With the establishment of the RAF, on the amalgamation of the Royal Naval Air Service and the Army’s RFC in 1918, he exchanged his naval rank to become a lieutenant colonel in the new RAF. He had, however, left the service before the RAF adopted its new rank structure in August 1919 and so he continued to write as and be known as Lt Colonel. For his service in the war he was awarded an OBE – but his later exploits would see him stripped of this honour.
The war ended and Cecil L’Estrange Malone stood as a Coalition Liberal Member of Parliament in the East Leyton constituency. He was elected to the House of Commons in the 1918 general election and his standpoint at that time was firmly against communism. He wrote a number of articles strongly criticising left-wing activists – but then his views changed dramatically.
In September 1919, with the blessing of the British Foreign Office, he entered Russia and made his way to Petrograd where he met with key figures in the trade union movement. From there he went by train to Moscow and was able to meet the top officials in the Bolshevik government of the Soviet Union including Maxim Litvinov, Georgii Chicherin and Leon Trotsky.
This visit to Russia saw him tour theatres, factories, power stations and government offices and he came away persuaded that the Bolsheviks had the correct answer to the economic reconstruction of their country. Cecil L’Estrange Malone was now a committed communist.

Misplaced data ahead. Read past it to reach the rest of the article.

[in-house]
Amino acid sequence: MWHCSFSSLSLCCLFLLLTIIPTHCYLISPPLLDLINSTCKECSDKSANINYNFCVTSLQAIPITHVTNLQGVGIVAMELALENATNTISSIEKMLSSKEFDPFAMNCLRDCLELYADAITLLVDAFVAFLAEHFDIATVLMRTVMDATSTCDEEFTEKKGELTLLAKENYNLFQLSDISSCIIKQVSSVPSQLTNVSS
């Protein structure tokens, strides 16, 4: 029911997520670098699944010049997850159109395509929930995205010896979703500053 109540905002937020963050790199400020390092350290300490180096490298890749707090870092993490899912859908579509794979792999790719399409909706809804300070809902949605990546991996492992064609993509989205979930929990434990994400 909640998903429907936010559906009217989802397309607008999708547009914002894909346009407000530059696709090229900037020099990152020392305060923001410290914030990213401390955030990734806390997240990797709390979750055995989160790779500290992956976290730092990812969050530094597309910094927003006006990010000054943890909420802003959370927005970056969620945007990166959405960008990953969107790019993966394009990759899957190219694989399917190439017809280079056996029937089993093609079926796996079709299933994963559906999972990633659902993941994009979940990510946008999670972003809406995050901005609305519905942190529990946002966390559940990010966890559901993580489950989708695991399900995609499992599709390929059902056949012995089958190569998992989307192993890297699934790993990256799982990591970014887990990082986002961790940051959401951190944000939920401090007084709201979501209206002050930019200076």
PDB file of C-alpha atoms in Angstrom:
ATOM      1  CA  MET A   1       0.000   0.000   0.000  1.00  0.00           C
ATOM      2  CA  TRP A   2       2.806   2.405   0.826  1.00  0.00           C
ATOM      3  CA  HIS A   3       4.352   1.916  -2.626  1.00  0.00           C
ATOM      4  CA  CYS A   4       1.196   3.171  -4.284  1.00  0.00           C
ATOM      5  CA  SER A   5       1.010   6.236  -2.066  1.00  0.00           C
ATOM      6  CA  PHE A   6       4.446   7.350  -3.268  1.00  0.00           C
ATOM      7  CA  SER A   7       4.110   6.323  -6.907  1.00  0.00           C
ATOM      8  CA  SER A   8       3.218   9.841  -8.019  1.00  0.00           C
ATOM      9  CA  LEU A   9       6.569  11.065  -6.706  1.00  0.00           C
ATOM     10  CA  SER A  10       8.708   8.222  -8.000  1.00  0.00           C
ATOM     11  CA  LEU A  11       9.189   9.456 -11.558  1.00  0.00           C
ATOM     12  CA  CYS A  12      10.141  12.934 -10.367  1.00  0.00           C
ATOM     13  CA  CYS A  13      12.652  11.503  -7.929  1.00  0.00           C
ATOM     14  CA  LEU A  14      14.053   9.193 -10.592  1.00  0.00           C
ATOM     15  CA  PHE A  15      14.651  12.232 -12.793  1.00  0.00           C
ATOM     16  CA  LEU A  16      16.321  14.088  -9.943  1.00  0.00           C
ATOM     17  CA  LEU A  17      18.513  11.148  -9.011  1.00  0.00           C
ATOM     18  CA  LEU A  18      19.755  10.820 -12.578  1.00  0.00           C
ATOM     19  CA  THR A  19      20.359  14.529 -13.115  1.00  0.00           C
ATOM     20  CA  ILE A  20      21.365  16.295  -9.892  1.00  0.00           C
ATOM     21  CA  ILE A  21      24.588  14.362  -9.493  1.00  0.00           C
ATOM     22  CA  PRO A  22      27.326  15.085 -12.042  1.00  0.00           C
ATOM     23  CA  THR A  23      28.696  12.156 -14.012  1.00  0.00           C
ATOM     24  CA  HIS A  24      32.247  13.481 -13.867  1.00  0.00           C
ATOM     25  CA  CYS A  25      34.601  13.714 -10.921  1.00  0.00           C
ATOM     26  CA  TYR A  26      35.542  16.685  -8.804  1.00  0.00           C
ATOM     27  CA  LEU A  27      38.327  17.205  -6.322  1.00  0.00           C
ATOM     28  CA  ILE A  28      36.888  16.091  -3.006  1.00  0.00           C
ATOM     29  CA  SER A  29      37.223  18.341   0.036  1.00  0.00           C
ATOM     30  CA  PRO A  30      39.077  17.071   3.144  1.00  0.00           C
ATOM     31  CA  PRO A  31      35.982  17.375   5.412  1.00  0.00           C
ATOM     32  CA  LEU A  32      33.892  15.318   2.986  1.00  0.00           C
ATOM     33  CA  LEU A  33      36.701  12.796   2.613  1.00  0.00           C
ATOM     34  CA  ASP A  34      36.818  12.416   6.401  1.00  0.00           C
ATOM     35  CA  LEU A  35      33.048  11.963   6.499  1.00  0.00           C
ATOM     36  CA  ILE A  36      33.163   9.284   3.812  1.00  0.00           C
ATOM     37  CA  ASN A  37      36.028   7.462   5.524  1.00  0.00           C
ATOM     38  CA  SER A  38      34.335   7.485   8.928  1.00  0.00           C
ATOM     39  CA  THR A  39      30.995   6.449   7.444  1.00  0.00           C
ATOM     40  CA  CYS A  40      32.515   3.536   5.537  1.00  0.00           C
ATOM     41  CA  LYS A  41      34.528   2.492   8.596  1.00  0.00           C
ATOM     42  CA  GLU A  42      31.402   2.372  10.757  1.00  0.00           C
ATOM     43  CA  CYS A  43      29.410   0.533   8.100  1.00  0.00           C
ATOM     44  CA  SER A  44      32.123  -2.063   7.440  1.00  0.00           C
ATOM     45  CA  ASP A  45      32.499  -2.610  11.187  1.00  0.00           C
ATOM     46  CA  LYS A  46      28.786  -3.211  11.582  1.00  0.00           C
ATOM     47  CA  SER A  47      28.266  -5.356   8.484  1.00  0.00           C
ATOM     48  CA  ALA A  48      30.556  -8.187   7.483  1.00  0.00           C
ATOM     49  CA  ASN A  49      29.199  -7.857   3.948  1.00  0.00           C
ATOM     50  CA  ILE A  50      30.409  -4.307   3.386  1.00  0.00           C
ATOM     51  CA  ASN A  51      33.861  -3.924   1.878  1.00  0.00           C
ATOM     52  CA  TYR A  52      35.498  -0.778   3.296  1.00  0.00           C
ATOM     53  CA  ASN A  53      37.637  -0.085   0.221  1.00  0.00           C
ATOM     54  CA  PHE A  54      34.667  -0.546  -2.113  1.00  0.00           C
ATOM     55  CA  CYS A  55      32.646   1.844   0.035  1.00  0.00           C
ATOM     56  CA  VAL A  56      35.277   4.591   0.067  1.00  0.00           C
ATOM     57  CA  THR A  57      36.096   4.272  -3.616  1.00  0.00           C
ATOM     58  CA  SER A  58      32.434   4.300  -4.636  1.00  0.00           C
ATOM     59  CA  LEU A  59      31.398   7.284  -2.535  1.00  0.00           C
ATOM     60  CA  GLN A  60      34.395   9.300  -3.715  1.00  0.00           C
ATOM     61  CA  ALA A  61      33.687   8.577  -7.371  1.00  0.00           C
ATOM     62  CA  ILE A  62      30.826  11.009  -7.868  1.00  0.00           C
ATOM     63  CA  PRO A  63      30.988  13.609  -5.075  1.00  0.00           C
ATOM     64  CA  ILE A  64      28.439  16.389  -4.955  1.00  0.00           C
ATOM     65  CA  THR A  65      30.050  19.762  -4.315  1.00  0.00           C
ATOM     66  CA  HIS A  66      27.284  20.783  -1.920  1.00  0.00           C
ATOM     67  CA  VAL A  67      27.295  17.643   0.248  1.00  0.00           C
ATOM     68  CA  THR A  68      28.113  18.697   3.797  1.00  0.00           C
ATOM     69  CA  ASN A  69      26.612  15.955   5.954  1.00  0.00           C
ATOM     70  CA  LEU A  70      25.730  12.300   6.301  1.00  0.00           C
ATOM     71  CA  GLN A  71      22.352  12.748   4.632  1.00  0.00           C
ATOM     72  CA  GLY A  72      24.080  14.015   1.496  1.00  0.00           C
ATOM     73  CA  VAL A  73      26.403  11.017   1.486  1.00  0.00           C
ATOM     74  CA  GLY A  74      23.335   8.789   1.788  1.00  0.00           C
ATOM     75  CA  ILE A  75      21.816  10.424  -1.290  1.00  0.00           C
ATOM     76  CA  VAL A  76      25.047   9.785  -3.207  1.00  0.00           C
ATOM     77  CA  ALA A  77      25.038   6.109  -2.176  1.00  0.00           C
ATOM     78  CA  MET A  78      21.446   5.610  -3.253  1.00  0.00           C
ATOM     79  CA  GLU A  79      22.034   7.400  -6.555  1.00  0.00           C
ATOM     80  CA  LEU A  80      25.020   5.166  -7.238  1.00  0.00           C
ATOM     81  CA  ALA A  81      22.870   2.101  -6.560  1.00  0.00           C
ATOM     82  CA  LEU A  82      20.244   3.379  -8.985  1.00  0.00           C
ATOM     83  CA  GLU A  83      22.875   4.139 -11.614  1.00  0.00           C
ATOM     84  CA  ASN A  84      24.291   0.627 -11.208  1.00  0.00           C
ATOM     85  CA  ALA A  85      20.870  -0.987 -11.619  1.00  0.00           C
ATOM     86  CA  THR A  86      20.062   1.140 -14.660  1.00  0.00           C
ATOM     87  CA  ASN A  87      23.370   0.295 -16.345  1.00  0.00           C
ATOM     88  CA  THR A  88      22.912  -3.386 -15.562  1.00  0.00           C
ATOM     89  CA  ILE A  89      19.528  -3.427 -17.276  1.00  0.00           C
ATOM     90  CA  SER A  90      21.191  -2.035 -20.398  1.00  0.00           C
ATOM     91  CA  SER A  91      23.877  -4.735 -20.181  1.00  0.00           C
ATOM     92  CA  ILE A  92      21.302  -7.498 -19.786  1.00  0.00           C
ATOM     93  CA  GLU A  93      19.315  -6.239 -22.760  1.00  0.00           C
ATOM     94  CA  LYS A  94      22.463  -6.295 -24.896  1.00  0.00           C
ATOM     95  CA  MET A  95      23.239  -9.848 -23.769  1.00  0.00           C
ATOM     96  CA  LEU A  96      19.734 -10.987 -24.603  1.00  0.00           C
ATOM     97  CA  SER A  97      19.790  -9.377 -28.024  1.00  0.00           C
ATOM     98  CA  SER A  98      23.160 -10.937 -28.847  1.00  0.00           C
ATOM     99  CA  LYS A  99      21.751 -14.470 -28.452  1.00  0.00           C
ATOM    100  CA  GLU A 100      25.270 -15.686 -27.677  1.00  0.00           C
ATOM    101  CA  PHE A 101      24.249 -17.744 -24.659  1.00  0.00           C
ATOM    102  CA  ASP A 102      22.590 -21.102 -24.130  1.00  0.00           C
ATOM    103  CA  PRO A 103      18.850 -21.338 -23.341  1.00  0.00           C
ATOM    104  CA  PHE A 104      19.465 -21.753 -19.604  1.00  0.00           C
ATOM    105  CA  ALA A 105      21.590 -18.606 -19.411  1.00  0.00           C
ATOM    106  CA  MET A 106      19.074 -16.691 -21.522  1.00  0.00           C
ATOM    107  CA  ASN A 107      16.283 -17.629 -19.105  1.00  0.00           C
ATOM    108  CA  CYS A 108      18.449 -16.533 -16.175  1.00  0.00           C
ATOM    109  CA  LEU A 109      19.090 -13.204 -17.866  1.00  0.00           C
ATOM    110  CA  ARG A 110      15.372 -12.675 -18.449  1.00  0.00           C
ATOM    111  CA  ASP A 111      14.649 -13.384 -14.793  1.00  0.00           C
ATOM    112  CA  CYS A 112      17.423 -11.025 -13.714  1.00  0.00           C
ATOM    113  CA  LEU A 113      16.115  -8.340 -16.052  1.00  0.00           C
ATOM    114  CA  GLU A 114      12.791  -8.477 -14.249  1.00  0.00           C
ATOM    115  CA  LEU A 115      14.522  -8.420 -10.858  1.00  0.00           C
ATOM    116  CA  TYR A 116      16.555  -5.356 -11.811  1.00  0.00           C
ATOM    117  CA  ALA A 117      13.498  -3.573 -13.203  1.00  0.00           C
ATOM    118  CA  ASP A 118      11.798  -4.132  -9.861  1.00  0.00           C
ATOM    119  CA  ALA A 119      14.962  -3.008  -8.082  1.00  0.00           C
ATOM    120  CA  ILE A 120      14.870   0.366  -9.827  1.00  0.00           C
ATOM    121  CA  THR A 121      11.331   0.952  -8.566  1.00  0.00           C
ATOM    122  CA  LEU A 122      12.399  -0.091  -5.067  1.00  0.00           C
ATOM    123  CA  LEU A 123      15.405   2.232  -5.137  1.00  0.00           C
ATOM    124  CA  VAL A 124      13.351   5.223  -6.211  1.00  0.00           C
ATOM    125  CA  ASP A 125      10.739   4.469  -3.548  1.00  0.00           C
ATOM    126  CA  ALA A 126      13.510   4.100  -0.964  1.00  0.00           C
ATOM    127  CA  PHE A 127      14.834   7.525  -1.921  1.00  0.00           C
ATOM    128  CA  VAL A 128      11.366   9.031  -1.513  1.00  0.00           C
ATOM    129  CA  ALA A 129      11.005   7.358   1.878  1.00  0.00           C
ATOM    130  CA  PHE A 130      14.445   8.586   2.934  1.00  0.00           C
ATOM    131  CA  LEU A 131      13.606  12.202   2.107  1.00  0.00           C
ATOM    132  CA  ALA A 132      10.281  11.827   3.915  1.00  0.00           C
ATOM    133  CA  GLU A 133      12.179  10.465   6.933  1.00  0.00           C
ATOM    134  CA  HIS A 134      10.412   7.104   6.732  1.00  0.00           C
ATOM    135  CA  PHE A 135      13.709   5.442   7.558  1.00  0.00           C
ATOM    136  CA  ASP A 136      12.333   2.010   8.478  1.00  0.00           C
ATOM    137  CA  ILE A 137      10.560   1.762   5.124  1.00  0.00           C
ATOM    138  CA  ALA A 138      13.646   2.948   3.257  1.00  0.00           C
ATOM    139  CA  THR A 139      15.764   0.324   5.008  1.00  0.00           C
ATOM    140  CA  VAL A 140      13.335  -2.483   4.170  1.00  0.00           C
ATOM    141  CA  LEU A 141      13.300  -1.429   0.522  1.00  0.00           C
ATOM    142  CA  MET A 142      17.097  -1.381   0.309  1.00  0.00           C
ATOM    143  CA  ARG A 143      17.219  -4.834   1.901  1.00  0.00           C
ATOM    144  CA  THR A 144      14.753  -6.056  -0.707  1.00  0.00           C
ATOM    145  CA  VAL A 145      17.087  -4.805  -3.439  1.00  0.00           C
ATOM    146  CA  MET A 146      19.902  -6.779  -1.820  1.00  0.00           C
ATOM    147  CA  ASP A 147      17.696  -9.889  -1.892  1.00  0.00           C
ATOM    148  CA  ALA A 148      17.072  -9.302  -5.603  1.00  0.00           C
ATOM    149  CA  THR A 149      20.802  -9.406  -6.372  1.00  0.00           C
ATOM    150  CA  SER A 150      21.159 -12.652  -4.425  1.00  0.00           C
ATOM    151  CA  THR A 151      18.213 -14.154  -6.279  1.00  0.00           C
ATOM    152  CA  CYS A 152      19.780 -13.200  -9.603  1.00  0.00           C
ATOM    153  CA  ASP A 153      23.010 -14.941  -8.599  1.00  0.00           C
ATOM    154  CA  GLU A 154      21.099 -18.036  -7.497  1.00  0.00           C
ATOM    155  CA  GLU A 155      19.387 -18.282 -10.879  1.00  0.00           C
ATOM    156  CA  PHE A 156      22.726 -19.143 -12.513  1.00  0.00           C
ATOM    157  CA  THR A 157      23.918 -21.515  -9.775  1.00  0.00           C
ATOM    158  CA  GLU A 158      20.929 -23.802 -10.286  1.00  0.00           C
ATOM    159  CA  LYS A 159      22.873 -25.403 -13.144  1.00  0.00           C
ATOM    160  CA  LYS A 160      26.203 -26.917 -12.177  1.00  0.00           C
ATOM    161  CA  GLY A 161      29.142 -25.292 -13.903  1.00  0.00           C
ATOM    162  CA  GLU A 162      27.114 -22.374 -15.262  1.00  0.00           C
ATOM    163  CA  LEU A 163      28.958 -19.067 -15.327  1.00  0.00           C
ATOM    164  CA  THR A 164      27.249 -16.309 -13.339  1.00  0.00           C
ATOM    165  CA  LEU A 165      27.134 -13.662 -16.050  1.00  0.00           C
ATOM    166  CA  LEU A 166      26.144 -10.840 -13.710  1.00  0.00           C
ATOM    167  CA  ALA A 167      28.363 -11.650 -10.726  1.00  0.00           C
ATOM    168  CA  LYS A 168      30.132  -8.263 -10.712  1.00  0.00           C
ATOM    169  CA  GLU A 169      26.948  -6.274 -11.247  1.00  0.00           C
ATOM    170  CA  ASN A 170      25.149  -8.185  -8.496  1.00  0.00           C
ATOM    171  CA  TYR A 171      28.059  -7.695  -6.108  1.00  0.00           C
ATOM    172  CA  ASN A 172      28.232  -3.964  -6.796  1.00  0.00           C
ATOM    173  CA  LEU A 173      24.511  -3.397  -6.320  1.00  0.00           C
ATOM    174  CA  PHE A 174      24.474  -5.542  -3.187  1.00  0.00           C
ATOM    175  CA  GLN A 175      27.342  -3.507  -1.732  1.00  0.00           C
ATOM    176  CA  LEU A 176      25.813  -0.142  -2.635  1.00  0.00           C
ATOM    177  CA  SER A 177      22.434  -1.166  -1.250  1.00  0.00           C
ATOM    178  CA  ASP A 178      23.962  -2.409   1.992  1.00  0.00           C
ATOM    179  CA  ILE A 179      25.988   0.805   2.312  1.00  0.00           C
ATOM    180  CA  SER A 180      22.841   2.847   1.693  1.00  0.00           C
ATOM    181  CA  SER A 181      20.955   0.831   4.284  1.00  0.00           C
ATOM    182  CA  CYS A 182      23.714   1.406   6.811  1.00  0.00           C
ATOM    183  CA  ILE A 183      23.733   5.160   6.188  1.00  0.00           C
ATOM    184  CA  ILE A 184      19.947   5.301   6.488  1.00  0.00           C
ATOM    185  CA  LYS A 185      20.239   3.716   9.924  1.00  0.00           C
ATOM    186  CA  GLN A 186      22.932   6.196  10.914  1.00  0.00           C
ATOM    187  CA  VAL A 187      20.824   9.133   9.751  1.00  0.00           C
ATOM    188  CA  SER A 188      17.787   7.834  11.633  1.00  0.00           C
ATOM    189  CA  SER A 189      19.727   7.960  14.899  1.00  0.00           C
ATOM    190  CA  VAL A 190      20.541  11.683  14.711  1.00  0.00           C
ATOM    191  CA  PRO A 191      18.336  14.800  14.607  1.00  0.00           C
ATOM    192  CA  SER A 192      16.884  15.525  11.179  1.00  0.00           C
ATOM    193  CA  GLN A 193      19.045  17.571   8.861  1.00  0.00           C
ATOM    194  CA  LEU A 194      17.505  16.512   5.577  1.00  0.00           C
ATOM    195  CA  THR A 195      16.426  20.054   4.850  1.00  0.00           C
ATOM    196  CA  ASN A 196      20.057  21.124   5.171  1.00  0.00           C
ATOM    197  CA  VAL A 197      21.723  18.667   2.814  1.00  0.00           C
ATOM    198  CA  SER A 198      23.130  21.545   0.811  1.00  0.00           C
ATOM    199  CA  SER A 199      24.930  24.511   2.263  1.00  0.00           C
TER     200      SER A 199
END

It was a speech of his at the Royal Albert Hall in November 1920 that caused the authorities to seek his arrest. This son of a well-heeled family with aristocratic connections suggested in his address that, during a revolutionary crisis, excesses might occur, including the execution of some prominent members of the bourgeoisie. Malone asked his audience: ‘What are a few Churchills or a few Curzons on lampposts compared to the massacre of thousands of human beings?’
Having dropped his bombshell, he then travelled to Dublin to give another talk. In his absence the police searched his London house and found firearms and evidence that he had written a Red Army officers course, an incriminating leaflet intended to teach sabotage and subversion in Britain. Cecil was arrested in Dublin and brought back to London to face justice and on 12 November 1920 he went before Bow Street Police Court charged under the Defence of the Realm Act.